USF must decide what to do with the employees working with Sleasman. "We want to retain these highly trained technicians," Emmanuel said.

She also said USF and All Children's will begin recruiting for the Robert A. Good chair, which honors the late pioneer in immunology and bone marrow transplantation. She added that USF hopes to continue the work in the diagnostics lab, though she could not yet say how.

Jodie Tillman can be reached at [email protected] or (813) 226-3374.

Prominent USF-All Children's researcher leaving for Duke 07/24/13 [Last modified: Wednesday, July 24, 2013 10:36pm]
Photo reprints | Article reprints

© 2017 Tampa Bay Times

    

Join the discussion: Click to view comments, add yours

Loading...
  1. Daniel Ruth: Advice for sniping school board members — Grow up or go away

    Columns

    There are certain jobs in elective office that carry with them a slightly higher expectation when it comes to how one behaves in public.

    Hillsborough School Board members Tamara Shamburger, above, and April Griffin started off the brouhaha at a recent training session but it didn't end there. [Courtesy of Tamara Shamburger]
  2. What you need to know about Clearwater's $55 million waterfront plan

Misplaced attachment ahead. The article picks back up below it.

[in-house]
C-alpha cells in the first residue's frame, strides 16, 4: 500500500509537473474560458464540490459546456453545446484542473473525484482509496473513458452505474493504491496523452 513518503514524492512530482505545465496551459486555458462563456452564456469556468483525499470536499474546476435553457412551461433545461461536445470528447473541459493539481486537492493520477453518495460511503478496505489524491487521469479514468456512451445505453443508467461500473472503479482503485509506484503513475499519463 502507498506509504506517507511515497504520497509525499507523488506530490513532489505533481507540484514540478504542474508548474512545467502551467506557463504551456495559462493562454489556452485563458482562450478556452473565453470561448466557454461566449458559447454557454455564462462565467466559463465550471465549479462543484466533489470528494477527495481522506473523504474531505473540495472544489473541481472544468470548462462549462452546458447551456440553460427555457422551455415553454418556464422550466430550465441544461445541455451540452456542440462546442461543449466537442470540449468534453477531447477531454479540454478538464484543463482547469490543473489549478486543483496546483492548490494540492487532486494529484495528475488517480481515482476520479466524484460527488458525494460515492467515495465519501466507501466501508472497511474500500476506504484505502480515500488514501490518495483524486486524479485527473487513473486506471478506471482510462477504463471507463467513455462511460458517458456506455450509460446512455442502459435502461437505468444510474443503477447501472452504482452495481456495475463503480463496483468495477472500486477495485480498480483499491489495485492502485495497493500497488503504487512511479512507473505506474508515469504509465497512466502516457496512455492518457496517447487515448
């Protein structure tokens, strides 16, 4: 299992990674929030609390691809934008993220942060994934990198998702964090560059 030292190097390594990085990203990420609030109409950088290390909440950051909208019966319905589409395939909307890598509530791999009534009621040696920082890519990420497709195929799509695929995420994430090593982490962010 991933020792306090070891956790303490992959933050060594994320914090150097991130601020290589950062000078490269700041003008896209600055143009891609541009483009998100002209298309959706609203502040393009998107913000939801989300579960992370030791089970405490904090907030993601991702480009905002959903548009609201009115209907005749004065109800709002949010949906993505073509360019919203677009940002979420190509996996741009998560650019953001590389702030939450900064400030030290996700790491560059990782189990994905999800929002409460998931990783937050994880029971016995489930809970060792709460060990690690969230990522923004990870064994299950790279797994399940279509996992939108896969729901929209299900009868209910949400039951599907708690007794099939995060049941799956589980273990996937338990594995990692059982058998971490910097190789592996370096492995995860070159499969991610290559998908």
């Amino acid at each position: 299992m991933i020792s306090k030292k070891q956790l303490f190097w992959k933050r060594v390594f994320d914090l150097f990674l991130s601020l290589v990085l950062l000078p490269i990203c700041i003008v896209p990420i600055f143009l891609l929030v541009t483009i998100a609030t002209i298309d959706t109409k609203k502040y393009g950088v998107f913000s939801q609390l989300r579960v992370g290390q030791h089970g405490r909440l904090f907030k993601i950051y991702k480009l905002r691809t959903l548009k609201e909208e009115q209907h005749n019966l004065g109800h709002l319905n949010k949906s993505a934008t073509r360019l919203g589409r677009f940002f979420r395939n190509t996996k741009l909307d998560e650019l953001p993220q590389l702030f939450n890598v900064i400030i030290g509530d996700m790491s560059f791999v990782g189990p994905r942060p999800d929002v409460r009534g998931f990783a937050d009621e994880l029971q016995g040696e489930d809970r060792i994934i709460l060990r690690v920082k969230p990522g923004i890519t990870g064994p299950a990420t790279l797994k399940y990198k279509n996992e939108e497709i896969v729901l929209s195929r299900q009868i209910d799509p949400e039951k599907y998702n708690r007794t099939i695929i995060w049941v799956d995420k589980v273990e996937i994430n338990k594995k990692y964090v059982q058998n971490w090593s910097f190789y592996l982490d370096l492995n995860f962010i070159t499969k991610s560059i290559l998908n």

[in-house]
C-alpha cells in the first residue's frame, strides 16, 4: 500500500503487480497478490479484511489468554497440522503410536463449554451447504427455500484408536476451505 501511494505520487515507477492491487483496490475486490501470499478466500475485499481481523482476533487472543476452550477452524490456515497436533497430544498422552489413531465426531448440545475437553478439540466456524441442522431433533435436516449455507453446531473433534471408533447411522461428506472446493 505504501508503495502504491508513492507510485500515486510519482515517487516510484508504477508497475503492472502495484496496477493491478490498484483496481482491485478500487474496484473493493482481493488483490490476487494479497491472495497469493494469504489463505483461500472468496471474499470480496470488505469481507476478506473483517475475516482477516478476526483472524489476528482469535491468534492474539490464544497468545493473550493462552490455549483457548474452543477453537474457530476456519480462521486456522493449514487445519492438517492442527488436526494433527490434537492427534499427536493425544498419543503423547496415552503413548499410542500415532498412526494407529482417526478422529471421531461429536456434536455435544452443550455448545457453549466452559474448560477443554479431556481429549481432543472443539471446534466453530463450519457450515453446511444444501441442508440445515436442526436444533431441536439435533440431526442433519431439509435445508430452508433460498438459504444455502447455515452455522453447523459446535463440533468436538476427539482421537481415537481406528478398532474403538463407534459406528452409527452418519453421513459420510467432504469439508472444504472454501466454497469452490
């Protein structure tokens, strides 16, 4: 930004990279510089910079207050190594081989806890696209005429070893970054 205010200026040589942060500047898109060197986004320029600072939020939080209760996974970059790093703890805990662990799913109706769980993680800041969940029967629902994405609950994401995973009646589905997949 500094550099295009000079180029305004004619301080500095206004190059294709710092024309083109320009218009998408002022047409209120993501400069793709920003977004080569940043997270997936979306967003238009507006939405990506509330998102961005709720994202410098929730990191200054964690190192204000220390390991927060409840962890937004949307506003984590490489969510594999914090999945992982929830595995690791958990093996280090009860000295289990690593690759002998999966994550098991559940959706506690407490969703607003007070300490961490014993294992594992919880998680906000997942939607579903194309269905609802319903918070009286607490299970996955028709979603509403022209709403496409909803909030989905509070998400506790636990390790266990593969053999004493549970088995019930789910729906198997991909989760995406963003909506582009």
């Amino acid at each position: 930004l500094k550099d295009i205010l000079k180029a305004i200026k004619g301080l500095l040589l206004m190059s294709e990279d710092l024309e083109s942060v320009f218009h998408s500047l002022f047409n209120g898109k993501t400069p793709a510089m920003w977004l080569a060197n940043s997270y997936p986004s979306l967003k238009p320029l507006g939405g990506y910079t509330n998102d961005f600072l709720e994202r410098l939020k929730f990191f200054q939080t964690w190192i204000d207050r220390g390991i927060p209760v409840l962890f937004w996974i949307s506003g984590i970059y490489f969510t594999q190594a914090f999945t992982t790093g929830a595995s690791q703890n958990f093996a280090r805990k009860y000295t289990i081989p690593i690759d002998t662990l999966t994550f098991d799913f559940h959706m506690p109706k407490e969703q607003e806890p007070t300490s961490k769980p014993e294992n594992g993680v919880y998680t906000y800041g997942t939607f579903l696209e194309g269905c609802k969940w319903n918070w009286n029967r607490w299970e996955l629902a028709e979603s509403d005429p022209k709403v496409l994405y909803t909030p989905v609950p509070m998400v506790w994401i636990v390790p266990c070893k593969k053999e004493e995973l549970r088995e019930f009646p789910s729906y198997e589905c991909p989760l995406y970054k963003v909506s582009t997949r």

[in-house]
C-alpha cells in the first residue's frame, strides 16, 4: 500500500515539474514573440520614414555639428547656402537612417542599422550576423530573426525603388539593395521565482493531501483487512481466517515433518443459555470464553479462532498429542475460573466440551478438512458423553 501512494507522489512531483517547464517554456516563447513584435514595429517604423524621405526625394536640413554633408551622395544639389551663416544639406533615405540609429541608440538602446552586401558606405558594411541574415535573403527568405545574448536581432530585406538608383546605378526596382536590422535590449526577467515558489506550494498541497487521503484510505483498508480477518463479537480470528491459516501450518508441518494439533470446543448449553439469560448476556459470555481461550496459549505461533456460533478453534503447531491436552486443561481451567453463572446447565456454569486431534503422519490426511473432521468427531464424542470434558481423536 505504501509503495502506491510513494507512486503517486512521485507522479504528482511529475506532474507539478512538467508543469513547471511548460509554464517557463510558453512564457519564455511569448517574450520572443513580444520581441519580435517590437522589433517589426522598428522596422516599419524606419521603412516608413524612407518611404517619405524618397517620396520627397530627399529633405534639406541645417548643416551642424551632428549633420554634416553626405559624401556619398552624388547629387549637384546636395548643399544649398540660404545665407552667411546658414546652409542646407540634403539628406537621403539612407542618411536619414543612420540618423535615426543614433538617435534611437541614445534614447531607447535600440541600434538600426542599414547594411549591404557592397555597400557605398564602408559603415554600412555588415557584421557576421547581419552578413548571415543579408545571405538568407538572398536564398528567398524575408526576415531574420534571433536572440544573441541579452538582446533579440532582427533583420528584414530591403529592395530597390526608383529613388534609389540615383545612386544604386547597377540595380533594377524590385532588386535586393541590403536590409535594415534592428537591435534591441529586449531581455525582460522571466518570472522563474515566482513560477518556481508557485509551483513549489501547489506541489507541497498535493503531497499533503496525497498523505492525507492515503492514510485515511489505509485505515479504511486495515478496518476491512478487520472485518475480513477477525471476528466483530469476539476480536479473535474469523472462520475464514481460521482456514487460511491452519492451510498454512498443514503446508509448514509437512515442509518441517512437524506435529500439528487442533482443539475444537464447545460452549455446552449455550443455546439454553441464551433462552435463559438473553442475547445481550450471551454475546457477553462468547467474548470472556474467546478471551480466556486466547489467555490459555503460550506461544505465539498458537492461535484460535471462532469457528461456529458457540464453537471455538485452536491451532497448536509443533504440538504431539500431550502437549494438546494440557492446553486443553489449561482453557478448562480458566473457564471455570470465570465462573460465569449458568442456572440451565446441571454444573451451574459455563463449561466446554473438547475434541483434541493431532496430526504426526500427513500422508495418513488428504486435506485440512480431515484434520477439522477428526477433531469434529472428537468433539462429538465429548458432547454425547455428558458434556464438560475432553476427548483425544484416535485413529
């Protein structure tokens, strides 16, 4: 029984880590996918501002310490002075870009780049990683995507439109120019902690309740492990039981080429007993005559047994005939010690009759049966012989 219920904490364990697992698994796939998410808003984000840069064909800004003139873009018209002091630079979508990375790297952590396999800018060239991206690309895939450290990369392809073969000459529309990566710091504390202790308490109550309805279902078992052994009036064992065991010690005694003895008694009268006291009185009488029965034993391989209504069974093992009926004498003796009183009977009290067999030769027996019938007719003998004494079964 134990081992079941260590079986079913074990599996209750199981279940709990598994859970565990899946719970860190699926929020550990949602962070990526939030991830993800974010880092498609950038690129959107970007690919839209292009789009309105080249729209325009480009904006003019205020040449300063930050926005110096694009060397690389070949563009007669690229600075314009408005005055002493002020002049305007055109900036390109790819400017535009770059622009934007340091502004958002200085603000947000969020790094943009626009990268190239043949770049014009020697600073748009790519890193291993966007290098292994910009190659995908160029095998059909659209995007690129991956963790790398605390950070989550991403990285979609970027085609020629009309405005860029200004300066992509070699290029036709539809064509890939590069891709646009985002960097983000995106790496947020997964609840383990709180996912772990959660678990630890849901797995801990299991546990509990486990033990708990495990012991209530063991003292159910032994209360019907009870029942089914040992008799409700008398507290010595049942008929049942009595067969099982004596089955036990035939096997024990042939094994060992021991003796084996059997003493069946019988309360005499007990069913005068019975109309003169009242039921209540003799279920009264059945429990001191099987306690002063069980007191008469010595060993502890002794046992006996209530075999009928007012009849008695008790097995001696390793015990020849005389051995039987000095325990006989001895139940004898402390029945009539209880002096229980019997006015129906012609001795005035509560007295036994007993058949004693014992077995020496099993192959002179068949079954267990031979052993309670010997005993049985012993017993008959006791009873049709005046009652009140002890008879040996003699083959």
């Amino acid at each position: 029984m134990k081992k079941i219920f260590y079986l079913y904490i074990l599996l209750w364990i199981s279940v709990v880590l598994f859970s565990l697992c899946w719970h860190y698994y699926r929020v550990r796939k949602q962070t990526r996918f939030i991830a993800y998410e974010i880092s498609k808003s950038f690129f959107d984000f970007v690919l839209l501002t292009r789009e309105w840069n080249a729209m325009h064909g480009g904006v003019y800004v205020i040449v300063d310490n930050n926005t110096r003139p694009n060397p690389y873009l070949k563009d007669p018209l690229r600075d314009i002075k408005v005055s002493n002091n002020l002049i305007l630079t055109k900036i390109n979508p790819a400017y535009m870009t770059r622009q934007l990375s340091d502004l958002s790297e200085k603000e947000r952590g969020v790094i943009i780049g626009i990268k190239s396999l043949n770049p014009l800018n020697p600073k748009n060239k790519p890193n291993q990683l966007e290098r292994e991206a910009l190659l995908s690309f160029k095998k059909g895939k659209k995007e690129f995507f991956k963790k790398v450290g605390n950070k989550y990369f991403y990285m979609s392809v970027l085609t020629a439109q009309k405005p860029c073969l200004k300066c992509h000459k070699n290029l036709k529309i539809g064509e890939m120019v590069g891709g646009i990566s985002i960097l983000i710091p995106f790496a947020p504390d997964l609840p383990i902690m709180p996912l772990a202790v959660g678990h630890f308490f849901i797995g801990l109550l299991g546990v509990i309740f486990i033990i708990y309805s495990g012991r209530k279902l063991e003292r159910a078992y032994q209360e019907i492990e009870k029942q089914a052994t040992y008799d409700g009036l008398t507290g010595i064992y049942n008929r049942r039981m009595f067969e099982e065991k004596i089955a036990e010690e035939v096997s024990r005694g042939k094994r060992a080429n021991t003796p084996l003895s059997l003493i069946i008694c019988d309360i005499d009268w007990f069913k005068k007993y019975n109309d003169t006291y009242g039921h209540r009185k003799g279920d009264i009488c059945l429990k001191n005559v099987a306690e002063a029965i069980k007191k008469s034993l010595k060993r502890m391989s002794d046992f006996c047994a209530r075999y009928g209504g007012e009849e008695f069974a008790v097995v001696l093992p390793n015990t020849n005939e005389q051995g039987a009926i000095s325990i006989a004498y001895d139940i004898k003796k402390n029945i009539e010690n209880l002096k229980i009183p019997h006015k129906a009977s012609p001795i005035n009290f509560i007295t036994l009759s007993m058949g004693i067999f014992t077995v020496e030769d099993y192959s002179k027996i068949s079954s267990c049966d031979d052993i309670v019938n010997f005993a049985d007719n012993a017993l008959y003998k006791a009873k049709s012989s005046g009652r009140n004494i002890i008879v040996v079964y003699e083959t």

Growth

    CLEARWATER — It's the most aggressive revitalization investment the city has proposed in years and somewhat of a Hail Mary strategy to give visitors a daily reason to come downtown. The $55 million Imagine Clearwater plan unveiled in February calls for reshaping Coachman Park and the waterfront to have more …

    Renderings of the city's $55 million Imagine Clearwater waterfront redevelopment plan show the goal for the redeveloped waterfront. Much of the plan hinges on voters passing a Nov. 7 referendum question, which would allow for development on the Bluff.

  3. Orionid meteor shower peaks this weekend across Tampa Bay (w/ video)

    Weather

    The sky is going to put on quite a show the next couple of nights.

    The annual Opionid meteor shower can be seen in the night sky in the months of October and November. [Screengrab via video]
  4. Philanthropist Helen DeVos, wife of Orlando Magic owner and mother of Betsy, dies at 90

    Obituaries

    GRAND RAPIDS, Mich. — Helen J. DeVos, a philanthropist from western Michigan known for her support of children's health, Christian education and the arts, has died at age 90, her family said Thursday.

    Orlando Magic owner Rich DeVos, left, waves to fans while watching court side with his wife, Helen, during the first half of an NBA basketball game against the Chicago Bulls in Orlando. The family of Helen DeVos said the philanthropist from western Michigan known for her support of children's health, Christian education and the arts has died. She was 90. Her family said she died Wednesday, Oct. 18, of complications from a stroke following a recent diagnosis of myeloid leukemia. [Associated Press]
  5. Authorities: A man named 'Cabbage' sold soap, not cocaine, to undercover detective

    Public Safety

    CLEARWATER

    Authorities: A man named 'Cabbage' sold soap, not cocaine, to undercover detective